Nick Foulkes: The ultimate status symbol – a cigar you can't smoke

Today's trophy-hunting a laborious affair

The tale of the customer who sent a magnum of 1961 Pétrus back because the cork did not carry the stamp of authenticity he was looking for sheds light on the new enthusiasm among the super-rich for objects of desire.

The word "trophy" has attached itself adjectivally to all manner of things. The current issue of Vogue, for example, informs us of the return of the "trophy jacket", prized because of its identifiable characteristics.

Trophies are the thing among the shockingly well off. It is not just wine that is following this pattern: certain cigars, watches and artworks have been climbing skyward. Cigars have long been a badge of plutocracy, but today it is specific cigars that appeal to the impregnably wealthy.

Any old Cuban will not do, nor is it just enough to be smoking a Cohiba, the brand once favoured by Castro himself. It has to be Cohiba Behike, a cigar made in strictly limited quantities to celebrate the 40th anniversary of the marque: 100 humidors of 40 cigars at €15,000 (£11,000), or €375 a stick. They were all pre-sold before they even made it on to the market.

These are cigars so rare that there are collectors willing to pay any sum, but it is unlikely that any will ever be resold, let alone smoked. These are cigars to keep. No more will be made. The really rich are concerned that the stuff that marks them out as individuals of substance and discrimination is, like so many of the planet's resources, running out. You can almost hear the thought process: "Well you never know, better get in early, beat the rush, just in case."

There is an element of scalp-hunting about the whole process of what is known as pinpoint purchasing. As with blood sports, it is as much about the thrill of the chase – tracking down the bottle of wine, wristwatch or cigar – as it is about owning it.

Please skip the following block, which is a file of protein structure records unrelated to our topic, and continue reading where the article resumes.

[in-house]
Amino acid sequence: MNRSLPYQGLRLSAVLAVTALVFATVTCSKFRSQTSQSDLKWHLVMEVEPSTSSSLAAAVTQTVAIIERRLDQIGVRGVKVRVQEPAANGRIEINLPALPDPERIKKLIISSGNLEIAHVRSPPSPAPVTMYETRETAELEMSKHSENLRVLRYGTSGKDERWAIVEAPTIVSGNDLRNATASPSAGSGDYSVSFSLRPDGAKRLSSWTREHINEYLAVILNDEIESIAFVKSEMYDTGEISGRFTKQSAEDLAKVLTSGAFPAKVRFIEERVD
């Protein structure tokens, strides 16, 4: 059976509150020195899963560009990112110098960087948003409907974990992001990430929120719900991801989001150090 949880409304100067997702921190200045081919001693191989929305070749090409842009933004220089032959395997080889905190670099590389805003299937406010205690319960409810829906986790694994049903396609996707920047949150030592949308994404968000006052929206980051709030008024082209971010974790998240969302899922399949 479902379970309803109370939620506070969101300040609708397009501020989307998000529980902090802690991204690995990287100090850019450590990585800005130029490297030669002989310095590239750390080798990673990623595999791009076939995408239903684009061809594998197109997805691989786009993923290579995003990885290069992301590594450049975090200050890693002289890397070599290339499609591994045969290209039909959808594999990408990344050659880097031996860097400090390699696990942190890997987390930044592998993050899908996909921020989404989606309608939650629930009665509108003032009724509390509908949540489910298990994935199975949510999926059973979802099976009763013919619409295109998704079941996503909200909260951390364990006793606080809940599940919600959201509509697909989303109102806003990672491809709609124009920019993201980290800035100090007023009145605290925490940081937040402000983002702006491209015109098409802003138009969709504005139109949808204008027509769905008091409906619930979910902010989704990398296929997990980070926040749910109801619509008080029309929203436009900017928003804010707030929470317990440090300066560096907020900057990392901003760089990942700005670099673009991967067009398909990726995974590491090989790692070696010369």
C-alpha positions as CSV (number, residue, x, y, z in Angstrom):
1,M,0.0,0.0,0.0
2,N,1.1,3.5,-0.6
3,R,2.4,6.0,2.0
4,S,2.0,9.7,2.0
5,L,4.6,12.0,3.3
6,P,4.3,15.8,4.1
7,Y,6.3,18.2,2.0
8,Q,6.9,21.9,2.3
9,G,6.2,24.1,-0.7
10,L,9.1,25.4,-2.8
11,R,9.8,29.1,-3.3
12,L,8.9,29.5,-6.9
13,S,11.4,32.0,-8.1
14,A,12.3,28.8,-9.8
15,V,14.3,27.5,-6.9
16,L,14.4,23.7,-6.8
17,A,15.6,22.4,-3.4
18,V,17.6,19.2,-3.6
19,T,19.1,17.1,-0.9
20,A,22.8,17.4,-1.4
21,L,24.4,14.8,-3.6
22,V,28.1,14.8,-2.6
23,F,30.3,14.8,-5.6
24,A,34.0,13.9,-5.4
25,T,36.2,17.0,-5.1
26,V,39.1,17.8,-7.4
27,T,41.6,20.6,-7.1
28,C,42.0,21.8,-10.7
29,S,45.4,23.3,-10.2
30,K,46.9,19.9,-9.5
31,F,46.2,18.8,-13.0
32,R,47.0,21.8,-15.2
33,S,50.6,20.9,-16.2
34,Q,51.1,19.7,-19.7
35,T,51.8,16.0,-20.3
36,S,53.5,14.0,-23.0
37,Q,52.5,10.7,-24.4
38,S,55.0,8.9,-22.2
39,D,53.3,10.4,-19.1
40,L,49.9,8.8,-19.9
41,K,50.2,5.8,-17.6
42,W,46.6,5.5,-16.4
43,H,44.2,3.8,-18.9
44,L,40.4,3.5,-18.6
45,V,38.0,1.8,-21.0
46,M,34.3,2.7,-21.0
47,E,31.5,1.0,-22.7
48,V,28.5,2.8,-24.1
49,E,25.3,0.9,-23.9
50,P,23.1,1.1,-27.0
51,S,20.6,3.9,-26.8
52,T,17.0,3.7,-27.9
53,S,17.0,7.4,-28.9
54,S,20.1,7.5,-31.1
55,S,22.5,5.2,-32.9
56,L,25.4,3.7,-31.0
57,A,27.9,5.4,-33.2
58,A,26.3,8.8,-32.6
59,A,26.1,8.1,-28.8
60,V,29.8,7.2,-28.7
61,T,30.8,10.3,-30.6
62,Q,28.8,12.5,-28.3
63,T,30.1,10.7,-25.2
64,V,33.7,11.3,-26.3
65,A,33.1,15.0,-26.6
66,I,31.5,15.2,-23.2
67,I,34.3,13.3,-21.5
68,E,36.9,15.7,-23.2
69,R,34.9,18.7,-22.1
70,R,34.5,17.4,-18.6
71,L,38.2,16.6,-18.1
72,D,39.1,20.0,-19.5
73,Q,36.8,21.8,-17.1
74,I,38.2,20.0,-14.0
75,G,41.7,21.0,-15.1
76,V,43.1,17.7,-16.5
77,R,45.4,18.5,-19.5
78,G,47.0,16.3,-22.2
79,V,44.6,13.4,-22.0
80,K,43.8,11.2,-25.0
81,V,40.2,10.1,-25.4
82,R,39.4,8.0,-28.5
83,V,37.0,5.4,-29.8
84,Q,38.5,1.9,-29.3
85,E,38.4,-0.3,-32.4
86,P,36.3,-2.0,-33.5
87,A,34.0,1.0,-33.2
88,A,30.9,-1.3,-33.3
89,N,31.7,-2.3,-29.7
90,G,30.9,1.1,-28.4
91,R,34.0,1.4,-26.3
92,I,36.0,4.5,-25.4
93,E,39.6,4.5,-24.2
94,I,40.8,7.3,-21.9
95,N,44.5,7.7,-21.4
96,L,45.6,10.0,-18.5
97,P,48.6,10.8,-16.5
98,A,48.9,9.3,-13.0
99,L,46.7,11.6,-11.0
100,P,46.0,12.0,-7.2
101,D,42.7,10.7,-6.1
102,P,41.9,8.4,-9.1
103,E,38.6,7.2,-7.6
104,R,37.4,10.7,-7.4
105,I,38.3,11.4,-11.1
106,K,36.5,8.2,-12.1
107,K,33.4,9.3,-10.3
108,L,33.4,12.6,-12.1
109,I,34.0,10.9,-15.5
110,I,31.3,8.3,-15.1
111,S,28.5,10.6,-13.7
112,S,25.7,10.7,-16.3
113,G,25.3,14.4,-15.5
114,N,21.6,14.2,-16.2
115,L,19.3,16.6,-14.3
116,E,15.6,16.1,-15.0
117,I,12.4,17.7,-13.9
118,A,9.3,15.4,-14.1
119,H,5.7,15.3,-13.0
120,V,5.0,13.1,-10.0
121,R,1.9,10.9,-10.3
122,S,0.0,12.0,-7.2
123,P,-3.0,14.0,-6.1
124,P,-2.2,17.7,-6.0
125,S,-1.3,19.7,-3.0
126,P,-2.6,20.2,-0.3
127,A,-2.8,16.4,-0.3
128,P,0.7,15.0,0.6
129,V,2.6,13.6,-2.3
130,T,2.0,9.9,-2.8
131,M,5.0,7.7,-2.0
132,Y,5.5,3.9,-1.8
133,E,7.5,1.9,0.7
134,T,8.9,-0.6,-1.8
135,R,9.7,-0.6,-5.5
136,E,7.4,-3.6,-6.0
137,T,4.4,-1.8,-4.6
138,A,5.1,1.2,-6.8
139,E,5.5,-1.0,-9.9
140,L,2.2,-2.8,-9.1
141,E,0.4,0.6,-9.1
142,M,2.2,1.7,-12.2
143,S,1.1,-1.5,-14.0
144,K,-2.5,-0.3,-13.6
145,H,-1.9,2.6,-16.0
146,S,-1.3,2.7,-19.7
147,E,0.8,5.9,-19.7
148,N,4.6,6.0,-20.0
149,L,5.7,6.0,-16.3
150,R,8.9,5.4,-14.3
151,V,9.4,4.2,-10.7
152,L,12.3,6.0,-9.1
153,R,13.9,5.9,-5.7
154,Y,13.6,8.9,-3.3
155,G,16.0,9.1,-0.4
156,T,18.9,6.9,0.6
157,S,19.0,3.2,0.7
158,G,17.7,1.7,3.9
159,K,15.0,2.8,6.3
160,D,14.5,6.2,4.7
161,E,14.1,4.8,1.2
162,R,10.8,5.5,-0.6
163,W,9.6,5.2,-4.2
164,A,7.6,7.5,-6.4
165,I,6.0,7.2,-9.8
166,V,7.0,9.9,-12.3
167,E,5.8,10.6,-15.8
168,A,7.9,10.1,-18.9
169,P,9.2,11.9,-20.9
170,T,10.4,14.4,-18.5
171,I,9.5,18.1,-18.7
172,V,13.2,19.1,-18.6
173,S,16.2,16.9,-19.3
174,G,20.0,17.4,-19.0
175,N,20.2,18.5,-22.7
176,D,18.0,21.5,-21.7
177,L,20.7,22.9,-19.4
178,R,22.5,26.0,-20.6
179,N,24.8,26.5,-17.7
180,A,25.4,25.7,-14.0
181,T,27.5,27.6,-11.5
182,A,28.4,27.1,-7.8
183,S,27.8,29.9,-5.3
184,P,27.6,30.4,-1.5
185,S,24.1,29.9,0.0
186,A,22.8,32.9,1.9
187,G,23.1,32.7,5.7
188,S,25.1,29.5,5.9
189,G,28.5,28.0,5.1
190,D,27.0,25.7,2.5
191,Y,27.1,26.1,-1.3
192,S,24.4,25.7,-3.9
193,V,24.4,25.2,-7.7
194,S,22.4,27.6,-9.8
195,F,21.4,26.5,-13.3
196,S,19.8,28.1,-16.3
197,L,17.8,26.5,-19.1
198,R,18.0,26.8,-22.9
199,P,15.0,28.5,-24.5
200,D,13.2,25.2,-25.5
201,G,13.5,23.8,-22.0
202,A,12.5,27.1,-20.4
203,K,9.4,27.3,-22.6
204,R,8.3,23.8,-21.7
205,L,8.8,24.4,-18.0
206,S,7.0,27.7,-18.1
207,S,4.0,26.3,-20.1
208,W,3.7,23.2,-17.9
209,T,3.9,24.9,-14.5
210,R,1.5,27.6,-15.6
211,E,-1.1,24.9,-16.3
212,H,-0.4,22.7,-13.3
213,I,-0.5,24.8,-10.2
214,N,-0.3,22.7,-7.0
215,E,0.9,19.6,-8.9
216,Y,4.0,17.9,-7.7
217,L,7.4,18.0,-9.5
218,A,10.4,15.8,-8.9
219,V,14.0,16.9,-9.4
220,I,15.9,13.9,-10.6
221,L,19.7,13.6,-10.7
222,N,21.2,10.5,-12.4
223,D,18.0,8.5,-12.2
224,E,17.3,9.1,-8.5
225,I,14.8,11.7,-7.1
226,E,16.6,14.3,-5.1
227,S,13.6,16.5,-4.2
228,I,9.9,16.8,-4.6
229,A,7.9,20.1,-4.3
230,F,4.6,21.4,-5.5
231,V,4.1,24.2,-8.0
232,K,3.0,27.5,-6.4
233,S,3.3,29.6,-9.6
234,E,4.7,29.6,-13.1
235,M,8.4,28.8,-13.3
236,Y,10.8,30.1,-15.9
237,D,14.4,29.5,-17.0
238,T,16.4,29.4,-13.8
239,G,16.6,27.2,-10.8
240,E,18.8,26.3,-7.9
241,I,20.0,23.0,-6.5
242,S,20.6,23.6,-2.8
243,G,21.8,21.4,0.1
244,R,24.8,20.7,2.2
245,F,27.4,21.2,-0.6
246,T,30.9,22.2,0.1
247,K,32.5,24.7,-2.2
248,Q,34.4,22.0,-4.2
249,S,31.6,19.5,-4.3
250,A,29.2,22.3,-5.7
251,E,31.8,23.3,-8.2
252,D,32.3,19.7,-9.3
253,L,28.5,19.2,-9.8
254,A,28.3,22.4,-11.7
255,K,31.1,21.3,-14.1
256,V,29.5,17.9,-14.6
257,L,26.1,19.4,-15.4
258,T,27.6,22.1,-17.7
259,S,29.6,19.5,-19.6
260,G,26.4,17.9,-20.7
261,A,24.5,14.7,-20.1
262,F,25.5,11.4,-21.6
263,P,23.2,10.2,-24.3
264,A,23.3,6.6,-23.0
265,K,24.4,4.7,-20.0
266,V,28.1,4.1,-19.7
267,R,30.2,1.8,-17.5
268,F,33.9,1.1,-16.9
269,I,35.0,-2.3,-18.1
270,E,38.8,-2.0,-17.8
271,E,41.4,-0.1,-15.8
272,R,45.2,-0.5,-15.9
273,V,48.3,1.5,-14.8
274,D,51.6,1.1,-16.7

At the very top level, the problem lies not in selling trophies, but rationing them. The most sought-after Patek Philippe watches, such as minute repeaters, which chime out the hours, are difficult to make in anything other than small numbers. However, such is the demand that potential purchasers have to be vetted before they are allowed to join the waiting list.

The vintage Rolex market has also taken off but, again, not just any Rolex will do. You want a Paul Newman Daytona, a Steve McQueen Explorer, a Comex or a Double Red, even if you do not know what they are and what they do. These are out-of-production watches, originally costing a few hundred pounds, that were made in small numbers or did not sell particularly well. Now they fetch tens of thousands of pounds. Often it is only forensic details that give these watches trophy status: the colour of the printing on the dial, the serif on a number or letter – but it is enough.

Daniele Pizzigoni, who deals in such timepieces from his shop just off Bond Street, remembers one customer who handed over his credit card and told Mr Pizzigoni to charge what he wanted for such a trophy.

These items – and even the boxes for vintage Rolexes, another object of mega-rich aspiration – exist only in finite numbers. Yet some are vanishing fast. The upmarket wine merchant Corney & Barrow insists that every bottle of Pétrus it sells is destroyed once its contents have been consumed.